New Apostolic Church USA



Divine Service themes for March


The service for the departed at the beginning of the month is closely linked with the ensuing divine services marking Passiontide, which commemorate Christ’s time of suffering and its aftermath. We empathize with and have compassion for those in eternity who still wait for redemption through the merit of Christ, but we also give thanks for the offer of salvation that opens up for them as a result of Christ’s suffering and death.

Nearly all the divine services in the month of March are associated with the Passion of Jesus Christ. The term “Passion” has its source in Latin and denotes “suffering”. In the special case of Passiontide, this represents the period of Jesus Christ’s suffering.

The striking events of salvation history from this time include Jesus’ entry into Jerusalem, the institution of Holy Communion, Jesus’ arrest, the ensuing indignities and torments He endured up to and including His path to Golgotha, and His cruel death on the cross. However, the despair of the disciples—which is reflected for example in Jesus’ farewell discourses and which often becomes apparent when Jesus makes reference to His death—also belongs in the context of Passiontide.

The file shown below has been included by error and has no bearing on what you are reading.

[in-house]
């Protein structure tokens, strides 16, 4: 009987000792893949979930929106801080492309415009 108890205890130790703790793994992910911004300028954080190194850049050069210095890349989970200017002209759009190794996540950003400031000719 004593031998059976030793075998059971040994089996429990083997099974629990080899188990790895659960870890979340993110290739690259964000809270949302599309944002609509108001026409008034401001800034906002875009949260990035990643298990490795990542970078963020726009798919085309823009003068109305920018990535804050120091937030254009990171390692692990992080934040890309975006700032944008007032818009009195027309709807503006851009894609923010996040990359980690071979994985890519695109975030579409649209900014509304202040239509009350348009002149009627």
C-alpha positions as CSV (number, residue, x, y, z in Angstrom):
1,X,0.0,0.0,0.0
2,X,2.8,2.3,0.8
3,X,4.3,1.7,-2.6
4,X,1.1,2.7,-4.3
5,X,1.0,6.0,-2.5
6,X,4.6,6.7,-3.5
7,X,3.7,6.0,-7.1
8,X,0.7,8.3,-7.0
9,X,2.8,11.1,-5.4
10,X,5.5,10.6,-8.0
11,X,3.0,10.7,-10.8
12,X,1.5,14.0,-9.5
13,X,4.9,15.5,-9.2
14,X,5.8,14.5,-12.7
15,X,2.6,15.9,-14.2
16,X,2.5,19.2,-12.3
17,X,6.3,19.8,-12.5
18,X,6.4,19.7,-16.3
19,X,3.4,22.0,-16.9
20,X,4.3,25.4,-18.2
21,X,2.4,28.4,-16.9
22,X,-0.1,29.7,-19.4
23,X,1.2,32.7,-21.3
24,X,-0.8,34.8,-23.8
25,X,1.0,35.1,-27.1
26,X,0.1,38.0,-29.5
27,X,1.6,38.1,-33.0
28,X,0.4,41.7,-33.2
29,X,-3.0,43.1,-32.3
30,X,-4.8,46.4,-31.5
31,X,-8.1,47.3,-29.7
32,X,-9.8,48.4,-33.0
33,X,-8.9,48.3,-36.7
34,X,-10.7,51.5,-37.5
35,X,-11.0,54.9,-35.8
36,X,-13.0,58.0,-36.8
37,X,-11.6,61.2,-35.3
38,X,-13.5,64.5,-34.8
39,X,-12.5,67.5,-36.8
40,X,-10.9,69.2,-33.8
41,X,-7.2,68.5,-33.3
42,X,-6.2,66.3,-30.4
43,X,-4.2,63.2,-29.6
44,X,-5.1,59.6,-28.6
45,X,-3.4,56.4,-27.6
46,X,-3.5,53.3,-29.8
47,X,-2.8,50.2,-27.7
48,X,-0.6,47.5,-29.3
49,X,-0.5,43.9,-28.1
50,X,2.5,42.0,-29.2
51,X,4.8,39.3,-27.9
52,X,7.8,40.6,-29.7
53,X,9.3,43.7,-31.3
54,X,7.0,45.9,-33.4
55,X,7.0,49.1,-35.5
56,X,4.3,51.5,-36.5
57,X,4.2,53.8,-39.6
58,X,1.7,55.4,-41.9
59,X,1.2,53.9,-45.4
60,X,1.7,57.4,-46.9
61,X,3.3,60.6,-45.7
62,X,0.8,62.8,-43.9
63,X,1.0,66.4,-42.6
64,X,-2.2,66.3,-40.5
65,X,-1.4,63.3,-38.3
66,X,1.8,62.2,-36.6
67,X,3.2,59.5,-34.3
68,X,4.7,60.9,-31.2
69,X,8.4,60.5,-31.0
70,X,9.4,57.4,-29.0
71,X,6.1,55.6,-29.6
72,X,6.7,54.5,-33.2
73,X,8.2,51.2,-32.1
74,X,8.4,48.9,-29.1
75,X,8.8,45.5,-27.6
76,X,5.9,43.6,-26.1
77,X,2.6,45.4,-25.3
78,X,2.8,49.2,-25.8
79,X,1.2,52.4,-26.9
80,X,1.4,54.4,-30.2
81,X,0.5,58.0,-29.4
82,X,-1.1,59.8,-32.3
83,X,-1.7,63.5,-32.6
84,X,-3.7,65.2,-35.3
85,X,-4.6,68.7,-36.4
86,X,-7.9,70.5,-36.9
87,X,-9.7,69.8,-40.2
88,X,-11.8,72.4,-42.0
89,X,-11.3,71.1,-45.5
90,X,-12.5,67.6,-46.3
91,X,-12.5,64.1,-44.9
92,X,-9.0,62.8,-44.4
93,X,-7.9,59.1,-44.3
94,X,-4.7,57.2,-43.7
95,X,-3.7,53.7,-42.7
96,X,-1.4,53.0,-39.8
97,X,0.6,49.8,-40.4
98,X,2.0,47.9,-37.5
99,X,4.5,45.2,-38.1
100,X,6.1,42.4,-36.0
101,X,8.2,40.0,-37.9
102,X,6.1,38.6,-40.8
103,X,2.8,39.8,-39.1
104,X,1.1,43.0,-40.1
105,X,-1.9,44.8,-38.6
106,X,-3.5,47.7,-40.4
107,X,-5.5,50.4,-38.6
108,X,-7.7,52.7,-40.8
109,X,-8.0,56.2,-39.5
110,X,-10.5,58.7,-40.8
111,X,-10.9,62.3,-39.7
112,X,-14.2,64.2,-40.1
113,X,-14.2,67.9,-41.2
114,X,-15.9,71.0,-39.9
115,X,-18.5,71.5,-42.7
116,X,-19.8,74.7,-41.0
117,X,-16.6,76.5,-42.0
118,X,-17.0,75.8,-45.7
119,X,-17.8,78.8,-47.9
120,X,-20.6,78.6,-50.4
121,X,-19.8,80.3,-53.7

The dual character of Palm Sunday becomes clear in the divine service marking this holy day. On the one hand, the oil with which Mary anoints Jesus is a sign of His majesty and Messiahship (the terms “Messiah” and “Christ” both mean “Anointed One”) and, on the other hand, the oil mentioned here already points to the imminent death of Jesus. At the time of Christ it was customary to anoint dead bodies with oil. This is already foreshadowed by Mary’s deeds upon the living Jesus. This is how the statement recorded in the “Context” of the Bible text for Palm Sunday is to be understood: “She has kept this for the day of My burial” (John 12: 7). Beyond that, oil was a sign of joy, and thus the oil also points to the joy that was unleashed by Jesus’ entry into Jerusalem. We therefore understand that the significance of Jesus’ anointing has multiple facets.

On Good Friday, the day of Jesus’ death, it seems that evil has won, and so this day is filled with grief and pain. Only on Easter does it become clear that this was in fact a day of victory over evil. 


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